With the nomination of former SEIU associate general counsel Craig Becker to the National Labor Relations Board (NLRB) most likely dead in the Senate, the question now turns as to whether President Barack Obama will recess-appoint him to the Board. Senate Majority Leader Harry Reid and AFL-CIO President Richard Trumka have both urged Obama to go the recess appointment route.
Organized labor went all-out for Obama during the 2008 election cycle, so union bosses are likely to put considerable pressure on Obama to recognize their efforts by moving forward on their policy goals, of which Becker’s nomination to the Board is a major one. However, Obama has other priorities, as well, mainly his stalled health care reform effort, for which he will need to spend political capital. Whether Obana is willing to spread that political capital around (to borrow his own phrase) would likely be a difficult decision for him.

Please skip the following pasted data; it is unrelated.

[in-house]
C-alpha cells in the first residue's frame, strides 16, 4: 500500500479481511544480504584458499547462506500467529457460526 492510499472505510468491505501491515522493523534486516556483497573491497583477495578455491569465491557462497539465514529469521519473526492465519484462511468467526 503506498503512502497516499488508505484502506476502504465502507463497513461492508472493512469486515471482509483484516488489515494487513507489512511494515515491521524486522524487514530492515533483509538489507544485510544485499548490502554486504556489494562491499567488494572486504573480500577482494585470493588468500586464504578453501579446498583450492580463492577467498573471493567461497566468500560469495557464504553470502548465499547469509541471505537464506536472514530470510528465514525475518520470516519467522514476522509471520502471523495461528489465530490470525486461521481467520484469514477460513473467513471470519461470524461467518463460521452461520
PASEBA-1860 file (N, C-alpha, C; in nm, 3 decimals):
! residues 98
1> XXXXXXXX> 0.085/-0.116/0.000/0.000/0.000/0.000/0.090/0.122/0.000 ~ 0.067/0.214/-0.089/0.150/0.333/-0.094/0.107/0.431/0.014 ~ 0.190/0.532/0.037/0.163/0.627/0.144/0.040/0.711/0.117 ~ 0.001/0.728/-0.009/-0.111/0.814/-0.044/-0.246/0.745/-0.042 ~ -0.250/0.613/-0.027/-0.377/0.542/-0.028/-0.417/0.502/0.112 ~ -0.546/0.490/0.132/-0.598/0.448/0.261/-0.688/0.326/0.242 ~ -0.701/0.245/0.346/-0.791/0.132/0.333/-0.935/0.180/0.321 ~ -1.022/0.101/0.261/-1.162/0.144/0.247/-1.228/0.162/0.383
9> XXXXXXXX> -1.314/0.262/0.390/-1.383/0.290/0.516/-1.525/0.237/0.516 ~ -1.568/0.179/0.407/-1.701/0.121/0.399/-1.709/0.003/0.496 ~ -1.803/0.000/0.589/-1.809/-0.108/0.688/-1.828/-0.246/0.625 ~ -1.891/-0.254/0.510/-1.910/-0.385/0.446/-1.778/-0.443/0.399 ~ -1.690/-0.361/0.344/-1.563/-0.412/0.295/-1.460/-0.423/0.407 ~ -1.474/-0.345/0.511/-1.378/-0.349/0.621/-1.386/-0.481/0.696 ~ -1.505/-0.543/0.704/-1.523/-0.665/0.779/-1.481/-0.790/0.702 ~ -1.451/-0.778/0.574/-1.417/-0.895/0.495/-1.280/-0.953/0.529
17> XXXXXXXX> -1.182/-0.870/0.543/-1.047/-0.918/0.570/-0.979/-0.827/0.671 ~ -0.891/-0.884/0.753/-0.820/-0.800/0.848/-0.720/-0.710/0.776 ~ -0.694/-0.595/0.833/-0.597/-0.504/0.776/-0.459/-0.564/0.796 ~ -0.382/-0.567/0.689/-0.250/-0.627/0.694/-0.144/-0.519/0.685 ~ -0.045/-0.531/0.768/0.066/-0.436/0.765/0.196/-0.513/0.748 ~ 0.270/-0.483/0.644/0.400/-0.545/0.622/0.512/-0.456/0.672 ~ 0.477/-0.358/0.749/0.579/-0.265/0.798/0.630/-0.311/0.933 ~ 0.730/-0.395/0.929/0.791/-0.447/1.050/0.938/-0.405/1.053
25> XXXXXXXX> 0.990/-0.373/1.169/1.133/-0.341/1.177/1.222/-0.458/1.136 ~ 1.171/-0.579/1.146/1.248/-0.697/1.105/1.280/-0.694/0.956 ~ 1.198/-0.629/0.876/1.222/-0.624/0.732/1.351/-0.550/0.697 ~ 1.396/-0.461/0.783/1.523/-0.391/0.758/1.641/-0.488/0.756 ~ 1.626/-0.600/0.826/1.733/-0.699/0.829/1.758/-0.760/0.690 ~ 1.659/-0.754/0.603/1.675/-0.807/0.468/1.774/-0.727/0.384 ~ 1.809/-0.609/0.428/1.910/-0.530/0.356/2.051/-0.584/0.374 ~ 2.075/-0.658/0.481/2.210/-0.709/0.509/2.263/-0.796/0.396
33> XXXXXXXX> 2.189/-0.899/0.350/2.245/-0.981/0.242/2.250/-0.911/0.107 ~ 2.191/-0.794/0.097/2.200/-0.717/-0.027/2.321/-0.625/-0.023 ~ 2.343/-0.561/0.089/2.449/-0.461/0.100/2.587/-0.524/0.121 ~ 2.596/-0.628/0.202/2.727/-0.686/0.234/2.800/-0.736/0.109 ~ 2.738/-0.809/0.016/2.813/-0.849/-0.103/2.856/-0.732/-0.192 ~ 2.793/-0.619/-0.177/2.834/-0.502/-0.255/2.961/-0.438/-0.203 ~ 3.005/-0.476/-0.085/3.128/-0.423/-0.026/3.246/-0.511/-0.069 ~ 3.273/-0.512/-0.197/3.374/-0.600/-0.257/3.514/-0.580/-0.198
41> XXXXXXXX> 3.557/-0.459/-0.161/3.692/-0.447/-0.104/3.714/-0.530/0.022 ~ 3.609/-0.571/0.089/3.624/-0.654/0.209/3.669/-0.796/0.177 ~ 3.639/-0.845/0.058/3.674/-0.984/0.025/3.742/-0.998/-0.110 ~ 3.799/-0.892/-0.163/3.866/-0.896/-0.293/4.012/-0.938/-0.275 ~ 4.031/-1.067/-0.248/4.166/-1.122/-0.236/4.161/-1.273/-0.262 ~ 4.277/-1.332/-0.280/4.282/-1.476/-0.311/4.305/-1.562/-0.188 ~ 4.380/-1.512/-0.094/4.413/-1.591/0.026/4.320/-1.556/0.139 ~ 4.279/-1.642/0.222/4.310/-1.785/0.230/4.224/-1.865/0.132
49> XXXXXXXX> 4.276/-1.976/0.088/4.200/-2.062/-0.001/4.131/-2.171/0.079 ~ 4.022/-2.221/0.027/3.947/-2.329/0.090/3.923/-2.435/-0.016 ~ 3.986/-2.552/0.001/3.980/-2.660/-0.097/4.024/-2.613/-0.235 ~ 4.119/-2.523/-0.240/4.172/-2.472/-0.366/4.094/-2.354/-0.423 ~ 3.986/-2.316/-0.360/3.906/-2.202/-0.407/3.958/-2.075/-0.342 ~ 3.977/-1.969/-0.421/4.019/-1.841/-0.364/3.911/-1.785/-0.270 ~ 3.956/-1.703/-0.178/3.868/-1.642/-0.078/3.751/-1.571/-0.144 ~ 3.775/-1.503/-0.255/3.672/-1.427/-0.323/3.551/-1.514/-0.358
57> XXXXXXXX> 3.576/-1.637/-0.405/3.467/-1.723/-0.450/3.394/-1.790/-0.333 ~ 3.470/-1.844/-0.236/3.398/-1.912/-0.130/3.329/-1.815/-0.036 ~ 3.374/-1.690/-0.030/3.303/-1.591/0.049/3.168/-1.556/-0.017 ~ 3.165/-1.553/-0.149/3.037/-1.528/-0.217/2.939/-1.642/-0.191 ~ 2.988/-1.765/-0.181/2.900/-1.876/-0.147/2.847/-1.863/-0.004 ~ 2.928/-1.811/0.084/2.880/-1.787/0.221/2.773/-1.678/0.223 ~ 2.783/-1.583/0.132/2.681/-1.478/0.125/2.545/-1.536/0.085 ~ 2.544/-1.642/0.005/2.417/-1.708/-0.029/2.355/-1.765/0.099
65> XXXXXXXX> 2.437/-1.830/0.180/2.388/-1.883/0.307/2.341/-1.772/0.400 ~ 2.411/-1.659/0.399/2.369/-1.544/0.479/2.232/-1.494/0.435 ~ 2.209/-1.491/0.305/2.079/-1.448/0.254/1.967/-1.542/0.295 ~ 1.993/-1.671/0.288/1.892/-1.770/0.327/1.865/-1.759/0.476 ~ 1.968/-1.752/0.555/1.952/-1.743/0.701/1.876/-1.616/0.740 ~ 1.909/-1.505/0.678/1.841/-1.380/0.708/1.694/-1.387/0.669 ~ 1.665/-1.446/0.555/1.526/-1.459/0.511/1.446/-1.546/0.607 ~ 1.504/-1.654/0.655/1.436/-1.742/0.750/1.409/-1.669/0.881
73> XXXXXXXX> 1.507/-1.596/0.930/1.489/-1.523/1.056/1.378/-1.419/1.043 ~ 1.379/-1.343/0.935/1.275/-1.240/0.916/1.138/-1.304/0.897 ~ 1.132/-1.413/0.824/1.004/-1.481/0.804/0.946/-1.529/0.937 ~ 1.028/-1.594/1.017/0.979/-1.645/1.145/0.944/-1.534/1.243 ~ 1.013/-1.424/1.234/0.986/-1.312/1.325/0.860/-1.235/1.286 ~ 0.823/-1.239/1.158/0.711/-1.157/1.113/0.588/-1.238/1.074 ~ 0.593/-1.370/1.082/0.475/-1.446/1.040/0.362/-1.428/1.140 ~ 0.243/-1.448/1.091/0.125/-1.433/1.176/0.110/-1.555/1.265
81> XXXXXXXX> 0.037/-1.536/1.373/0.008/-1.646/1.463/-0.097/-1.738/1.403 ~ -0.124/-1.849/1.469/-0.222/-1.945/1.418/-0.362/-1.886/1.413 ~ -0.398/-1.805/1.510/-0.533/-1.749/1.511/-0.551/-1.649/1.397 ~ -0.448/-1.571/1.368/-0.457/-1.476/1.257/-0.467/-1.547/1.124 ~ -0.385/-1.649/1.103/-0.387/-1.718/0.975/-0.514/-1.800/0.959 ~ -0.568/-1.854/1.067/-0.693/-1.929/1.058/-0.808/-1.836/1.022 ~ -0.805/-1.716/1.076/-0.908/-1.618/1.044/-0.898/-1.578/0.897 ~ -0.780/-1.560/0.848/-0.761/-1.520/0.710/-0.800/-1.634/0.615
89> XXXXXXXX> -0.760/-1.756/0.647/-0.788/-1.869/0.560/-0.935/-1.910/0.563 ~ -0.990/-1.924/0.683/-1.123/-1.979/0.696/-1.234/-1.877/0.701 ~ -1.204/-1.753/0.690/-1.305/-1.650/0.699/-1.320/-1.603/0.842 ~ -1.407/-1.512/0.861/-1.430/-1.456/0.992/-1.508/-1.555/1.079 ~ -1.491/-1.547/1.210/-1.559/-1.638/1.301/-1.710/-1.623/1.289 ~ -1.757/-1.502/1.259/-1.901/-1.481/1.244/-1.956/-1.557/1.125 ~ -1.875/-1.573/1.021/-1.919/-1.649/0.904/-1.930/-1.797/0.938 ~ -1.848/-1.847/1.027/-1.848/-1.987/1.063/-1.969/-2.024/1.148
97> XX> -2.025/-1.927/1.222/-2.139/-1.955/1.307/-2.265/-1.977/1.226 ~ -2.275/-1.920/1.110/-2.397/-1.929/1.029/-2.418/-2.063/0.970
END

Unions are so keen on Becker because of his radical anti-employer views. He has stated that employers should have no say in the unionization of their employees, and that changes to facilitate organizing could be advanced through the NLRB’s adjudicating process. The latter would allow unions to skew the law in favor of unionization, something they have tried but failed to do as the misnamed Employee Free Choice Act (EFCA) remains stuck in the Senate. With Massachusetts’ Scott Brown becoming the 41st Republican in the Senate, the chances for the Democrats getting EFCA through a filibuster look even slimmer.
Whatever happens, the defeat of cloture on Becker’s nomination is good news for free enterprise and for the economy. If recess-appointed, Becker is almost certain to not be confirmed, so would never get to serve a full term. Therefore, whatever havoc he could cause would be limited; some cases would come before him, but others that would have, were he to serve a full term, would not. If Obama were to nominate somebody else, however friendly to organized labor, it is almost impossible to imagine somebody worse than Becker.
For more on Becker, see here.